White-winged Guan is one of the reasons that Chaparrí Reserve exists (the other being the Spectacled Bear). Endemic to just NW Peru, it's one of the rarest birds in South America, as pressures from habitat loss and hunting nearly wiped it out. So a program to release captive-bred birds was started here. Soon they were seeing more of these marvelous birds than they had released, including adults that couldn't have been offspring, confirming that some did still exist here. A super tame bird like this one that I photographed in December 2011 may very well be one of the released birds, but this far into the program, and ten years since the last release, third and fourth generation birds from this very successful program are being seen. The largest single population of the species is in these hills, and it's estimated that 250 wild bird exist.
Not so rare is the Andean Condor. If they had had as much lead ammunition here as we do in North America, it could very well have gone extinct by now.
I spent most of the time looking for birds in the denser woods at the lodge and along the stream, but the entrance road with it's more open, desolate desert had some interesting birds.
This is where we found Sulphur-throated Finch as well as flocks of these Parrot-billed Seedeaters.
Once at the lodge there was plenty to see. This is a Baird's Flycatcher, closely related to Sulphur bellied Flycatcher.
A Collared Antshrike, one of the specialties of drier SW Ecuador and NW Peru.
What to call this one? Golden-bellied Grosbeak? Southern Yellow Grosbeak? Or the current SACC name Golden Grosbeak, changed just a year or so ago?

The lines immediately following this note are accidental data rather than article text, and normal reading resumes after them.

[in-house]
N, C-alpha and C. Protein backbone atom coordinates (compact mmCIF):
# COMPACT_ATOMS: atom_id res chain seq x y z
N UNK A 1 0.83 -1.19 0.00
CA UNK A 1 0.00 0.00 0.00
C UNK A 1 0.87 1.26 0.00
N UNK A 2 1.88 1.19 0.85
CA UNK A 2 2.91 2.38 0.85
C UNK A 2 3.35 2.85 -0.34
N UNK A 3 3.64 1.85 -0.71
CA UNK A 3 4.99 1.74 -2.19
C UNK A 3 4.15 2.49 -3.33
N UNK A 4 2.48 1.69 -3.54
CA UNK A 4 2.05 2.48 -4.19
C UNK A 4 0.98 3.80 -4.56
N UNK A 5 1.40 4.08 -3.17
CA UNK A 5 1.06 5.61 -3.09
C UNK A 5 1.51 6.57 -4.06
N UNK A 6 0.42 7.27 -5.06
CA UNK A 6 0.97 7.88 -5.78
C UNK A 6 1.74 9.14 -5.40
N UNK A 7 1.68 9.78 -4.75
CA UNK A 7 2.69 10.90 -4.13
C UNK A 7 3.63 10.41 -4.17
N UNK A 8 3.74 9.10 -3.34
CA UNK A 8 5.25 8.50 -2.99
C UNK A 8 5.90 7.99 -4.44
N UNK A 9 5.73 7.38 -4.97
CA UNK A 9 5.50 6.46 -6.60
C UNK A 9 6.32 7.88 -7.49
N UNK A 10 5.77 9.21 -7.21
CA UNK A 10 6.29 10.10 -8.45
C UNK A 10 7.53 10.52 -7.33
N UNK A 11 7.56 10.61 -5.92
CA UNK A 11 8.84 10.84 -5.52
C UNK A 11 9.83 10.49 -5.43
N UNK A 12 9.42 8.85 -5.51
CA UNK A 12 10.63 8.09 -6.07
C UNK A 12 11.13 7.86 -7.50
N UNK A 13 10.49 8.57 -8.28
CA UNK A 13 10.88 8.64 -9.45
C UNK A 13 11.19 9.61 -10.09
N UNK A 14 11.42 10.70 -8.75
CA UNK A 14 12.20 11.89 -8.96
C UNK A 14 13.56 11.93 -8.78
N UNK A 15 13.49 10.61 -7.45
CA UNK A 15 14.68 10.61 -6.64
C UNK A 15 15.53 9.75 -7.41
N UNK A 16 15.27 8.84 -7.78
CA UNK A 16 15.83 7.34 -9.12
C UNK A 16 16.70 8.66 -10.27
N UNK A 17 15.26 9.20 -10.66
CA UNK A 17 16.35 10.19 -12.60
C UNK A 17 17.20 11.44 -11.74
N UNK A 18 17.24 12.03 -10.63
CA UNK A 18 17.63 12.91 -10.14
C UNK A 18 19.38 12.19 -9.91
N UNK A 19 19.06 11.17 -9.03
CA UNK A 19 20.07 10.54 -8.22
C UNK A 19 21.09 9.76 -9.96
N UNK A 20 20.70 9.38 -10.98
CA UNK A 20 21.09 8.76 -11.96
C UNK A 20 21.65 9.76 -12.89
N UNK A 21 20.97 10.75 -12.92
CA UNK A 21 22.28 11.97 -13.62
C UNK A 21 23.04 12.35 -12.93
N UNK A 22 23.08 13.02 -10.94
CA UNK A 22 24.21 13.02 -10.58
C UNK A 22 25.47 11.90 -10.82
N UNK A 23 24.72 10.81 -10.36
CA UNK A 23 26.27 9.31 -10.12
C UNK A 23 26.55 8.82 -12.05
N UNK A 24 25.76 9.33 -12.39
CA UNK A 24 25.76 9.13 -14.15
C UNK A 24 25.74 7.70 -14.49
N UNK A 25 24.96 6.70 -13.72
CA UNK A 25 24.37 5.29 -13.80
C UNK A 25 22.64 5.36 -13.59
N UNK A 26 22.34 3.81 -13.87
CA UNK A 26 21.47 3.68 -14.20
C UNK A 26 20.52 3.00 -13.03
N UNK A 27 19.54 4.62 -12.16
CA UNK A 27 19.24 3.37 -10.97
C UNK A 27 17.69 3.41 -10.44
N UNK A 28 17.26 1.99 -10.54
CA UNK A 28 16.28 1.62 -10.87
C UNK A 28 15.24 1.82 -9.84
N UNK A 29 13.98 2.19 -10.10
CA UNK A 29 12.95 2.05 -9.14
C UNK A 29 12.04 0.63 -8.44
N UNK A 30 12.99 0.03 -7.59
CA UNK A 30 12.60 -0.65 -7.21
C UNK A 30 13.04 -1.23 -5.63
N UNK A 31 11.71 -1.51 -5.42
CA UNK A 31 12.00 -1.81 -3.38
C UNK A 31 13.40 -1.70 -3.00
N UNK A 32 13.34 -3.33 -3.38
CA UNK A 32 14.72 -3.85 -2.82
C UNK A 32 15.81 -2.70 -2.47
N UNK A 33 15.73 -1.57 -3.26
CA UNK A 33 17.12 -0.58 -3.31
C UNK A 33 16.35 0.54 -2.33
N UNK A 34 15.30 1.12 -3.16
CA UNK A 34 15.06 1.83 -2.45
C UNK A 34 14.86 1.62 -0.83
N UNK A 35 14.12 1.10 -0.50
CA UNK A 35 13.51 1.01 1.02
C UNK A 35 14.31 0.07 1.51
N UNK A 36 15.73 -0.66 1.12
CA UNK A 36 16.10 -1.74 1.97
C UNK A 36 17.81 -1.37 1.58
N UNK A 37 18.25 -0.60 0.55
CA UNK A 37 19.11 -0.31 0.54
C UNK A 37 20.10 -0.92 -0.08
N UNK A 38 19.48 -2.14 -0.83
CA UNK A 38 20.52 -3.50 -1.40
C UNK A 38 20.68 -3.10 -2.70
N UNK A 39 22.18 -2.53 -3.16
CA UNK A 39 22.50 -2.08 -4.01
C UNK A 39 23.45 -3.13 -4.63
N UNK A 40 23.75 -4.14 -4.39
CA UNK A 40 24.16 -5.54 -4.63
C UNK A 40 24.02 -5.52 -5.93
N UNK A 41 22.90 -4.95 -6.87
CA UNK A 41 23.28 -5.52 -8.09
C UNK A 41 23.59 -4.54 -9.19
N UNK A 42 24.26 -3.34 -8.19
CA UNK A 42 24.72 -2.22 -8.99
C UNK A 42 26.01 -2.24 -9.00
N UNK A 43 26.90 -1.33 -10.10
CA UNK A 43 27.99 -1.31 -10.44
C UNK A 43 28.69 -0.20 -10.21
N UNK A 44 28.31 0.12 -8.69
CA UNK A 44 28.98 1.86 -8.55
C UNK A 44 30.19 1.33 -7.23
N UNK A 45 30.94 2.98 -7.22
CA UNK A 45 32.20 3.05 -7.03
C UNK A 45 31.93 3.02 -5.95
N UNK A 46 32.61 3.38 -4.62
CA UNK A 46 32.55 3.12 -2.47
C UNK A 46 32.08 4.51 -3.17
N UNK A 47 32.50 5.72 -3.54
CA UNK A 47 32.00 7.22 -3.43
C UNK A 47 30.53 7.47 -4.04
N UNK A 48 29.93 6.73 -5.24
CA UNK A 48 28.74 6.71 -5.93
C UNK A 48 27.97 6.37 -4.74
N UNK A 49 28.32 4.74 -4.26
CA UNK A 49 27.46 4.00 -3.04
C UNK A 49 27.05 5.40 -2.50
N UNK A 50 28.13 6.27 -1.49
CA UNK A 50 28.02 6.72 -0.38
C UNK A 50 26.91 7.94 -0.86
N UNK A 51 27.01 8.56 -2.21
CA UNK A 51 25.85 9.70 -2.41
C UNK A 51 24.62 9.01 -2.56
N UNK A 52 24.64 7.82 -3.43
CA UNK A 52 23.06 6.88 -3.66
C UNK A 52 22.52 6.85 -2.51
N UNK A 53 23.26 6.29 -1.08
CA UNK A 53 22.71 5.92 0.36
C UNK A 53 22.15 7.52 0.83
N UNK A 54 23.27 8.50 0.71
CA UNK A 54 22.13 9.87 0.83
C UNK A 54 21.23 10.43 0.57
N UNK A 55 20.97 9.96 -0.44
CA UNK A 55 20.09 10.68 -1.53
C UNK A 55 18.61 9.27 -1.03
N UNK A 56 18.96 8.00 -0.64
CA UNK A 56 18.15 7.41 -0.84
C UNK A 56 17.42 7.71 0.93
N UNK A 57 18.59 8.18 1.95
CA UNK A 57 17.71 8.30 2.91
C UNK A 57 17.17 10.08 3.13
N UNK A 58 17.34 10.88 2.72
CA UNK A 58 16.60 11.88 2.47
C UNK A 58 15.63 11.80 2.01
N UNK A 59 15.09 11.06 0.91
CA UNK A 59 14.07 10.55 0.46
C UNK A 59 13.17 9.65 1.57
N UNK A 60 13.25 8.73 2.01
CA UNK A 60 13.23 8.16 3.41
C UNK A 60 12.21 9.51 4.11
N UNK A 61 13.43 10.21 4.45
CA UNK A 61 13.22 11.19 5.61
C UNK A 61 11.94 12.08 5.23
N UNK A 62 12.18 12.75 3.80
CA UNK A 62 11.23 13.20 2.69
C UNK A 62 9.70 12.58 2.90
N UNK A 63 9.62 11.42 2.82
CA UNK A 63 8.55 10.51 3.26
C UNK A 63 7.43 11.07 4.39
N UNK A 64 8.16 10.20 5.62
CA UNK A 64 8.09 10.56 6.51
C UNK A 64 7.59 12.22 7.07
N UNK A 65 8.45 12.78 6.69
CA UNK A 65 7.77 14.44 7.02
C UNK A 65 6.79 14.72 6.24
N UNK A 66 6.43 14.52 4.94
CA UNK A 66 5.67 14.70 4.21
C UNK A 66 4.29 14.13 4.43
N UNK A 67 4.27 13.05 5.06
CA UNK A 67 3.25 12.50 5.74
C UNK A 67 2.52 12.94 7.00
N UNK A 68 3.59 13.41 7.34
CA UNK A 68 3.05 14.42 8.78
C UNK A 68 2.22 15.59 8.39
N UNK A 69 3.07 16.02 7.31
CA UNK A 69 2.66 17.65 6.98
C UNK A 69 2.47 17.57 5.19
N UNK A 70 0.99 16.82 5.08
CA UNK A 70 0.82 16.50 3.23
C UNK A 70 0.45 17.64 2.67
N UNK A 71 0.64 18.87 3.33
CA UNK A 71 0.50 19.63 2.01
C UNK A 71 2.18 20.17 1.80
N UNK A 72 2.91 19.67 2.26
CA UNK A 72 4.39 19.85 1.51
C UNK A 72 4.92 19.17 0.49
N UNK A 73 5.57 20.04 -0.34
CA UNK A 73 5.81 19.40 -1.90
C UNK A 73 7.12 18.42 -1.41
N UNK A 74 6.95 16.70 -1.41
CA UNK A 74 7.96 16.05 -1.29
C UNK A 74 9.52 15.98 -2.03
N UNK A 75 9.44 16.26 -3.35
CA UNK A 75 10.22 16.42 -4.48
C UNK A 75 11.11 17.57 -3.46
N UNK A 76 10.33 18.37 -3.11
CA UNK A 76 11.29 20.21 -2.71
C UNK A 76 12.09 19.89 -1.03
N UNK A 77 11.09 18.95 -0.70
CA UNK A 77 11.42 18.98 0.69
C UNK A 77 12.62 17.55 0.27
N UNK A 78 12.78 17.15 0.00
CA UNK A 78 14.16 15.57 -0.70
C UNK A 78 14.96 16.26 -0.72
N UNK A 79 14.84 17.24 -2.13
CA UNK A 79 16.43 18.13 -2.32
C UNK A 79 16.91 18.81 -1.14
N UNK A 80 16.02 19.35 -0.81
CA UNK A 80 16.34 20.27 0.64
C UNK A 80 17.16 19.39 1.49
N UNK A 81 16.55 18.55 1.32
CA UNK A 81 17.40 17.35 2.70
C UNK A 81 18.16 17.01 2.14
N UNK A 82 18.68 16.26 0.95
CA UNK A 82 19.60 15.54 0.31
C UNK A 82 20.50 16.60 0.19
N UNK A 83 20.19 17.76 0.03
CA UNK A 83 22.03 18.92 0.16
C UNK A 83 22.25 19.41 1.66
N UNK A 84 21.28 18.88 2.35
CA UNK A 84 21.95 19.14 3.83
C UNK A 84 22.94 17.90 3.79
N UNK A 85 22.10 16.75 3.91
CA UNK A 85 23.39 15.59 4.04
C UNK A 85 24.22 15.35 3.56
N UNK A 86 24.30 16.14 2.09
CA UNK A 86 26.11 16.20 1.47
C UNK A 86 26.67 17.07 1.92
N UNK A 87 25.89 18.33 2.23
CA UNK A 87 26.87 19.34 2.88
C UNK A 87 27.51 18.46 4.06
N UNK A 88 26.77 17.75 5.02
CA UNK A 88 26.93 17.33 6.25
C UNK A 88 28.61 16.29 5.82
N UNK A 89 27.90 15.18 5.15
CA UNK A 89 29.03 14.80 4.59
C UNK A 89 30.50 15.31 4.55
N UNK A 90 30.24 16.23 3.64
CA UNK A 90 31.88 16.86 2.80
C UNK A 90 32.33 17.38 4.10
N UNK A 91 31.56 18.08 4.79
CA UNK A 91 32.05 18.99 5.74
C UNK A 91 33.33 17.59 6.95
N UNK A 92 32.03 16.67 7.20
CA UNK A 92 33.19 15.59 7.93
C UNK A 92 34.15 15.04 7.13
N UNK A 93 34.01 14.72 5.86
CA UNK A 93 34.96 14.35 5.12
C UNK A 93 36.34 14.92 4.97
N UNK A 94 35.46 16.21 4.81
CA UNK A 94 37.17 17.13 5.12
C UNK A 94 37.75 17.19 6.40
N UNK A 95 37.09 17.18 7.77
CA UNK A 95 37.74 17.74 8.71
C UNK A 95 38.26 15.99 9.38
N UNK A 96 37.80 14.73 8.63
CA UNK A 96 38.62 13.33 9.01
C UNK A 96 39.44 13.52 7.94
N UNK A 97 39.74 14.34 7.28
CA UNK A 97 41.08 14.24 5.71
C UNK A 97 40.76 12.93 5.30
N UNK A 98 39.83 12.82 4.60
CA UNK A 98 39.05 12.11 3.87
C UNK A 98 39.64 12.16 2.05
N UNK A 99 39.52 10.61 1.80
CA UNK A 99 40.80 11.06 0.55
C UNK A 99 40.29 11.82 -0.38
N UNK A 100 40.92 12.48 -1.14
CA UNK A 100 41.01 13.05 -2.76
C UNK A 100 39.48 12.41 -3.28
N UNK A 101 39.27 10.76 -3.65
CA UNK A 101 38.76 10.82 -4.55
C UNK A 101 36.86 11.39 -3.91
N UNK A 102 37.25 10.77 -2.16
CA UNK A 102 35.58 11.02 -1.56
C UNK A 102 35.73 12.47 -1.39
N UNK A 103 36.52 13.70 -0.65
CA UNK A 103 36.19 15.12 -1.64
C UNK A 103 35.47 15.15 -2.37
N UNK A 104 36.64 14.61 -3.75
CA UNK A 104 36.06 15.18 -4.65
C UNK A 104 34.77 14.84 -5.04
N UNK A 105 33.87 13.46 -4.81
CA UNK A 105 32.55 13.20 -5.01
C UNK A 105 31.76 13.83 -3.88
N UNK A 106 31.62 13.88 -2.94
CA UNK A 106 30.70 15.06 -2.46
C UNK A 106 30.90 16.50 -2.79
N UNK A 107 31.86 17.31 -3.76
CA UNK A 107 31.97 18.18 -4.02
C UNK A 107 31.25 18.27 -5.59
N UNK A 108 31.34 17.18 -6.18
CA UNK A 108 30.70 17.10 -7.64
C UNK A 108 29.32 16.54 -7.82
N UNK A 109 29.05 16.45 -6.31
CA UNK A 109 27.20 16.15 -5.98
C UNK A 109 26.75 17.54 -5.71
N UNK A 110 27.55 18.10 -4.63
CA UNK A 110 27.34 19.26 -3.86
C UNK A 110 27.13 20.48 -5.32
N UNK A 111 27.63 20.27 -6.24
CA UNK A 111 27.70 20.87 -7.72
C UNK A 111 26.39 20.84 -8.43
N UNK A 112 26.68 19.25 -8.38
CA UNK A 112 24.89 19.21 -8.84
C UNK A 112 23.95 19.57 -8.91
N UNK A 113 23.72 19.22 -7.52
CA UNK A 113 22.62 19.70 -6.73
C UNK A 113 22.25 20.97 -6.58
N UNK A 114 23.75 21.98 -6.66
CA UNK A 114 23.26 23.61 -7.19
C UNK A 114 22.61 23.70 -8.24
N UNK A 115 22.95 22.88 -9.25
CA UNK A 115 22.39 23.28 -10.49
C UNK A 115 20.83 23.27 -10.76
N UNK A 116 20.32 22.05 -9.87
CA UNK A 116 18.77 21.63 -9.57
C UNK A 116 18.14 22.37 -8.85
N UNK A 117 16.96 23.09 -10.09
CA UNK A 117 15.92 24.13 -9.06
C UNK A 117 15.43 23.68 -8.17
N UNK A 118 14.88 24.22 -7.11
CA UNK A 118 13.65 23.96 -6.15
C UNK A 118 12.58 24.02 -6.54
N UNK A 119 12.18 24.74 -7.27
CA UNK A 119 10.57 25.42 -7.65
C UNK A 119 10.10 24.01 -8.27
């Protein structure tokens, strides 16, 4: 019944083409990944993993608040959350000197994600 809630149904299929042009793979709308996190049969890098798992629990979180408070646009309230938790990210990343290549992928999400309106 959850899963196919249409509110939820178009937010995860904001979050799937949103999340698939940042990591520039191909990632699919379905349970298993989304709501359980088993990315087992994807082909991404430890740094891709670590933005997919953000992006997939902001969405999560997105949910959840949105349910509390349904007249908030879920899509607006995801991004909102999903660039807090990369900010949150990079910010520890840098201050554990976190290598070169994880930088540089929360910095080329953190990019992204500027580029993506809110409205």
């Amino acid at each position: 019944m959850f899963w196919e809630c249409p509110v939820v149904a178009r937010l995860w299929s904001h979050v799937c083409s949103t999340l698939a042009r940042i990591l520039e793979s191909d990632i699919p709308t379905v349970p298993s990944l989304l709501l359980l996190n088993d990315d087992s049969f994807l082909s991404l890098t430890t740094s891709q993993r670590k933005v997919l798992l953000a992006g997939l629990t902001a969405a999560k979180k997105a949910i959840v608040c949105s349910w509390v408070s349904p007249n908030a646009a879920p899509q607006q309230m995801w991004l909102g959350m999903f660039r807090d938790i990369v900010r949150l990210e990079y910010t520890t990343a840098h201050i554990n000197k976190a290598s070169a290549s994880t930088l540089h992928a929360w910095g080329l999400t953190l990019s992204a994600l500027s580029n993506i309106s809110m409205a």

The cute Gray-and-white Tyrannulet is in its own genus (Pseudelaenia) and doesn't seem to be closely related to other tyrant-flycatchers.
Long-tailed Mockingbird is a conspicuous bird here.
As is the gorgeous White-tailed Jay, which comes to feeders.
Pacific Parrotlets fly around in little twittering flocks, feeding on seeds in the weeds and trees.
The tiny Tawny-crowned Pygmy-Tyrant, actually showing its rusty front (the front in birds is the same as forehead – the feathering between the bill and the crown).
Sooty-crowned Flycatcher is endemic to the dry forests of western Ecuador and Peru.
This bird is called Tropical Pewee by current AOU/SACC taxonomy, but it's one of the more obvious errors committed by the deaf lumpers of the past century. The IOC does split it, calling it Tumbes Pewee, but there's more work to be done there, as two or three of the remaining subspecies of Tropical Pewee are obviously not conspecific, with utterly different vocalizations.
The Tumbes Sparrow is a regional specialty, and one of few true “New World Sparrows” in South America. It was once together with a bunch of ours in Aimophila, but it and the southern Stripe-capped Sparrow are in the new genus Rhynchospiza.
My favorite here was the White-headed Brushfinch, another New World Sparrow, closely related to our towhees.